Expectations for judges as leaders ramp up as judges increase in level. At the baseline, we expect that players at a local store look towards Level 1 judges as resources and potentially leaders of their community. As judges advance, they’re expected to be able to lead teams of judges in accomplishing tasks and projects.

Team and Event Coordination

Players look up to judges to lead their events. Judges don’t need to be in a position of authority to be leaders – when they see a problem that’s in their remit to solve, they start working toward a solution, weaving in others who want to help. Judges understand the difference between leadership and management, and use effective techniques that treat people around them with respect.

At Level 1, we’ll want a judge who demonstrates the charisma to encourage others to follow. At high levels, we expect a judge who can get the best work out of every member of their team and to leave them wanting to apply to work another event.


The other side of the leadership coin is the ability to help a peer grow into the best judge they can be. Mentorship implies a connection – you’re personally invested in another judge’s success and taking active steps to reach your hand down to help them up. We don’t expect every judge to be able to mentor infinite judges at once and we don’t expect every judge to have all the answers – some problems are beyond any mentor’s capabilities and sometimes you have to find the right mentor to get through to a given judge. Mentorship doesn’t have to be strictly from higher- to lower-level, and it doesn’t have to be just from head judge to floor judge – judges can use their skills to mentor anyone.

For a Level 1 Judge, mentorship takes the form of being someone approachable for a player who wants to know about becoming a judge. For a higher-level judge, we expect you to be invested in the success of your team at an event and to sherpa a protégé toward their next advancement interview.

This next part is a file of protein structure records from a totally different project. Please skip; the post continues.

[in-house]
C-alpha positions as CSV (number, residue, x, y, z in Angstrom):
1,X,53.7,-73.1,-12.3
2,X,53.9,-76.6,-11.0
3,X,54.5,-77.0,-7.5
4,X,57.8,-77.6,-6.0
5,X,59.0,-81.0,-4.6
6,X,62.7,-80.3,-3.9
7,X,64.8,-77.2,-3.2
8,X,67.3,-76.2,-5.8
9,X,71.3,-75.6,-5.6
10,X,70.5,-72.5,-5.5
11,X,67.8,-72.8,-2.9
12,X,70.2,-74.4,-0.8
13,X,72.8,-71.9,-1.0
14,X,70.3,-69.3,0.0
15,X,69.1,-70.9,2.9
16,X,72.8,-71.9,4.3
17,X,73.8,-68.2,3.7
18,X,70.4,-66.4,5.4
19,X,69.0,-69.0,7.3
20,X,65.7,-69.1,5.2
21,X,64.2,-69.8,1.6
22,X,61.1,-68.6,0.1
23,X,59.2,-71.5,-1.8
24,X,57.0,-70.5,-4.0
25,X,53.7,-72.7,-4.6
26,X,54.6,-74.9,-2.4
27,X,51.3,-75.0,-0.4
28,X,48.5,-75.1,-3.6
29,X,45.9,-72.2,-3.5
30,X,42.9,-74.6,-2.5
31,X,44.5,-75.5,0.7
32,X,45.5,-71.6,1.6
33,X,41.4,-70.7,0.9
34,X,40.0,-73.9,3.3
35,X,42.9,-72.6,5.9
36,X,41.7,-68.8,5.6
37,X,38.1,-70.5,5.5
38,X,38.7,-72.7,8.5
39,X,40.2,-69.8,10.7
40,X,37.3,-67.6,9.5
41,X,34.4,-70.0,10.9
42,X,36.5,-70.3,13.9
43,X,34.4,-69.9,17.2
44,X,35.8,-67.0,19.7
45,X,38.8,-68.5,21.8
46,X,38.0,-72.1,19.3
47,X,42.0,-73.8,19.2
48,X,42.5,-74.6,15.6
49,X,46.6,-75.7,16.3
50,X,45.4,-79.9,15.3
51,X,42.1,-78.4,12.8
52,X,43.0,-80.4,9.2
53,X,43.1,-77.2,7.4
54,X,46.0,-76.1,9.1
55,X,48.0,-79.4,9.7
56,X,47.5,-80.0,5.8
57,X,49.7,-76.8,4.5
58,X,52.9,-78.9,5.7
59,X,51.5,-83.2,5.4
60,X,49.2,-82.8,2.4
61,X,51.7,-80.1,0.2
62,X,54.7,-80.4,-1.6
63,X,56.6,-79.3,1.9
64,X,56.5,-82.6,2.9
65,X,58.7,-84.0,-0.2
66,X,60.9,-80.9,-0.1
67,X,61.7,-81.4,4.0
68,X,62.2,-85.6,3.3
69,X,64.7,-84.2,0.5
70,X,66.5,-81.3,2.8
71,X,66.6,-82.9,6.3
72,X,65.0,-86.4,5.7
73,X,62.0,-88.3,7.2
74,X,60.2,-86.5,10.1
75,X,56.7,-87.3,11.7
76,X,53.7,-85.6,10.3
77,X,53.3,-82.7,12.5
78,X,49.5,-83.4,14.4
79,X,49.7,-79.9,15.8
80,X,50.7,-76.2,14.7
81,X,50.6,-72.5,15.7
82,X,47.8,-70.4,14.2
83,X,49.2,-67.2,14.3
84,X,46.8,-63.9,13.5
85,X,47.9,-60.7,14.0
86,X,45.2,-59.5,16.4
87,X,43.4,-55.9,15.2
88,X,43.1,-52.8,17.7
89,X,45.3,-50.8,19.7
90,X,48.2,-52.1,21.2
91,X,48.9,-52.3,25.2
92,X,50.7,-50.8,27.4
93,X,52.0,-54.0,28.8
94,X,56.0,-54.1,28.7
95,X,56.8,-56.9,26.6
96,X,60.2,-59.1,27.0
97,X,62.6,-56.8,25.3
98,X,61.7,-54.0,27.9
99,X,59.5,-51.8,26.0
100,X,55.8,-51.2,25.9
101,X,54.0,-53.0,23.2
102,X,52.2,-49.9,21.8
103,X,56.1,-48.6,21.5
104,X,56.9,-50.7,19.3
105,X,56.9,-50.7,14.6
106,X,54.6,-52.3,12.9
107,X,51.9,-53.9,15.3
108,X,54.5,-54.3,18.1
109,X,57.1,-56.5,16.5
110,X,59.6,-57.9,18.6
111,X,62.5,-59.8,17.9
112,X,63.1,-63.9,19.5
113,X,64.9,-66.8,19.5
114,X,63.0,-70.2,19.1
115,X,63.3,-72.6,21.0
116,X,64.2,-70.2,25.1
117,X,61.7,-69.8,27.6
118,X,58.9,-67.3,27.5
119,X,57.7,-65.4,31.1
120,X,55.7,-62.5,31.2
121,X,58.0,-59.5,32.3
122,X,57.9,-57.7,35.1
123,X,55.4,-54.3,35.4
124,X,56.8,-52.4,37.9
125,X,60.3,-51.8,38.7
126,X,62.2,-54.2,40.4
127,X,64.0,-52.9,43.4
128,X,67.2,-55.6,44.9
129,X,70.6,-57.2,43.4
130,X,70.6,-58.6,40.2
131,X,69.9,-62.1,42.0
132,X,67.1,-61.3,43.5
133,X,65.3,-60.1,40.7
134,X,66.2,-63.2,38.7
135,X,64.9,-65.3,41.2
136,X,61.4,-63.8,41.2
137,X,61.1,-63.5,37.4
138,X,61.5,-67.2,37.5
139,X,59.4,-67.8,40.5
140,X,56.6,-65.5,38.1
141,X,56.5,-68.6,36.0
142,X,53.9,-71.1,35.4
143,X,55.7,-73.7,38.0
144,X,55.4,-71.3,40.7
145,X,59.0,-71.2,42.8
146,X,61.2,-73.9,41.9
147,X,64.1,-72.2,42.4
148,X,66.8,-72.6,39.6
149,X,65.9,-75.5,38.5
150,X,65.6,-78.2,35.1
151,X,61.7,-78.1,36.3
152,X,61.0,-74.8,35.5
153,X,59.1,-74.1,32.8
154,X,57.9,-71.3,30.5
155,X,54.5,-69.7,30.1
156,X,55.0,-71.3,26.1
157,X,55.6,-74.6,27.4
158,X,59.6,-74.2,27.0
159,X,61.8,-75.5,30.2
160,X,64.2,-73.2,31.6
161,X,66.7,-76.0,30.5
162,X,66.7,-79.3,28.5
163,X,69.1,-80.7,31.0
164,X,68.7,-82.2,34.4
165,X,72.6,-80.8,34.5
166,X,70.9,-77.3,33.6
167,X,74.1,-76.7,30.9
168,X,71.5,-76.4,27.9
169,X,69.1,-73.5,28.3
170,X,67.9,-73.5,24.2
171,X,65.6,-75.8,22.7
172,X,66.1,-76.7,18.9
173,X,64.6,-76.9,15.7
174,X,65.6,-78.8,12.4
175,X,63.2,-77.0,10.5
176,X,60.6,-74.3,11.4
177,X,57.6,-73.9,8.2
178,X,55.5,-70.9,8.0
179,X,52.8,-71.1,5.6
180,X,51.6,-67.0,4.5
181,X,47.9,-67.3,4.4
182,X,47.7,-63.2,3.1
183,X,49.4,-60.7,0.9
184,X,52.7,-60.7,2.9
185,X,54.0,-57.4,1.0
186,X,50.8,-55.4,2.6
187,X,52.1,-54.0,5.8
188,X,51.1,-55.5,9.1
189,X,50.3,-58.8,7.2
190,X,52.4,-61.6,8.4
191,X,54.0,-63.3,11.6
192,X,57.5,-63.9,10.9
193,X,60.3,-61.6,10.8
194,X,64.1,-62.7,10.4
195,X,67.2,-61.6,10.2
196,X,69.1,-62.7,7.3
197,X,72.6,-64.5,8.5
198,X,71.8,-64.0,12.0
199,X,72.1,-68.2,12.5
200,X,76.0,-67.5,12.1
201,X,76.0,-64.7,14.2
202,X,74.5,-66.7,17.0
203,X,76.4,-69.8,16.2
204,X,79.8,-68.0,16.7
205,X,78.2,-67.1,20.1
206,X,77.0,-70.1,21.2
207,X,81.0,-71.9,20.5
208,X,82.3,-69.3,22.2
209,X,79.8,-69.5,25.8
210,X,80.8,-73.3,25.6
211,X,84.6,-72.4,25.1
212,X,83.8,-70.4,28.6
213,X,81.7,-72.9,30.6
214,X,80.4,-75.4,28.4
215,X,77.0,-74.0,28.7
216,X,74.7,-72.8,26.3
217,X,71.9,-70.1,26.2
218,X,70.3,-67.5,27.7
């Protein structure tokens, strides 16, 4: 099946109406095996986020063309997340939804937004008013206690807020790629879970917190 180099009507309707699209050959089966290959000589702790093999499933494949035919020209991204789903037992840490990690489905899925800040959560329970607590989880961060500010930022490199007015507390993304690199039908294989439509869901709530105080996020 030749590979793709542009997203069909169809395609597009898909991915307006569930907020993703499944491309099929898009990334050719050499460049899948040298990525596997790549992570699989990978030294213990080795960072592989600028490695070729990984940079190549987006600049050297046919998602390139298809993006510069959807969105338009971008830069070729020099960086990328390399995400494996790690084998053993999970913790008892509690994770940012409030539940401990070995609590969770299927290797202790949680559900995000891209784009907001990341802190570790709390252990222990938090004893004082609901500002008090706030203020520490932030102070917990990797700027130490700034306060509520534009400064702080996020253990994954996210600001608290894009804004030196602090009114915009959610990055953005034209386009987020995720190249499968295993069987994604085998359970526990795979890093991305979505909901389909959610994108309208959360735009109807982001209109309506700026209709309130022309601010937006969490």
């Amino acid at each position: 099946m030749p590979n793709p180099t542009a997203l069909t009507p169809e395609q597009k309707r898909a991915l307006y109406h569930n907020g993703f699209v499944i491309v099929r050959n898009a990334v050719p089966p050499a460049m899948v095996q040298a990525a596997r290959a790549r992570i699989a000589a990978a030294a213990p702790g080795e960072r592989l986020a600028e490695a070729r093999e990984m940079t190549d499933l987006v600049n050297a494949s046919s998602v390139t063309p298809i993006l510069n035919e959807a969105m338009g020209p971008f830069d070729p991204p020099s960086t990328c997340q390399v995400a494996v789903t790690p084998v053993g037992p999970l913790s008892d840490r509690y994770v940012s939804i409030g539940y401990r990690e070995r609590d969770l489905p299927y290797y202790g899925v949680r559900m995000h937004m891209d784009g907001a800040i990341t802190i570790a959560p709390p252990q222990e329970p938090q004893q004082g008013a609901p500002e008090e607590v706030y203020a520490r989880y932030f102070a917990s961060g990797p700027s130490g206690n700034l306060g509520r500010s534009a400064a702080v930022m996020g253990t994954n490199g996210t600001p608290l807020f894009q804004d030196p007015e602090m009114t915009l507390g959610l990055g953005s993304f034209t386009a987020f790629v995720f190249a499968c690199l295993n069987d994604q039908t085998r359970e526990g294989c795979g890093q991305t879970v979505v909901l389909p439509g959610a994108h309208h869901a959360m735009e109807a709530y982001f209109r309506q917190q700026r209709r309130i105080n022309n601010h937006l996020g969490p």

Personal Skills

Personal skills are about your character and how it’s reflected in your interpersonal interactions. Judging is a team activity (even when you’re the only judge) and great judges know themselves and how to be a good ambassador for Judge Foundry, for their tournament organizer, and for the game. These skills are about how to be a good follower as well as a good leader, and show that a judge can bring in a consistent and competent performance to every event.

As with the other qualities, each level brings its own expectations, but Personal Skills are, more than any other set of qualities, an area where “level reflects a floor, not a ceiling” is true. People come into judging with different life experiences, which might provide some judges a leg up on others at their level in these qualities..

Conflict Management

The nature of judging lends itself to conflict – many times, a judge is called to a table because the players are having a conflict between themselves. Judges are expected to intervene in conflicts they see brewing. Judges get into conflicts with each other at times, not out of malice, but with differing viewpoints on how to best solve a problem. Conflict management is about more than just finding compromise – it’s about finding the right solution to a dispute and helping everyone involved come away satisfied that it was fair, even if they’re unhappy with the outcome.

We expect a Level 1 Judge to be able to resolve a simple life total disagreement with both players feeling like the judge acted fairly. A higher-level judge might be expected to resolve conflicts at games for high stakes or mediate between team members who have a difficult time working together. The highest-level judges will also be proficient in balancing coming to a decision with external constraints, such as time.


Diplomacy is related to conflict management, and is about how you resolve interactions more than the ability to come to the correct conclusion. Because we work events that are designed to be fun, the employment of tact and courtesy are critical in interactions with both players and judges. Even if a head judge is, by definition, correct, they need to demonstrate diplomacy when resolving an issue, so people will want to work with them again.

A Level 1 Judge might have to tell a player that the language they are using is not appropriate for a family oriented environment. A higher-level judge might have to disqualify a player for inappropriately determining a winner, but do so in a way that that player doesn’t want to quit the game afterward.


The path to personal development starts with understanding your strengths and weaknesses. No judge is going to be an exemplar of every quality, all the time, and the best judges recognize their weaknesses and find ways to mitigate or improve on them. Judging has been called “the cult of self-improvement,” and many judges have found themselves bringing the skills they honed improving their work and personal lives.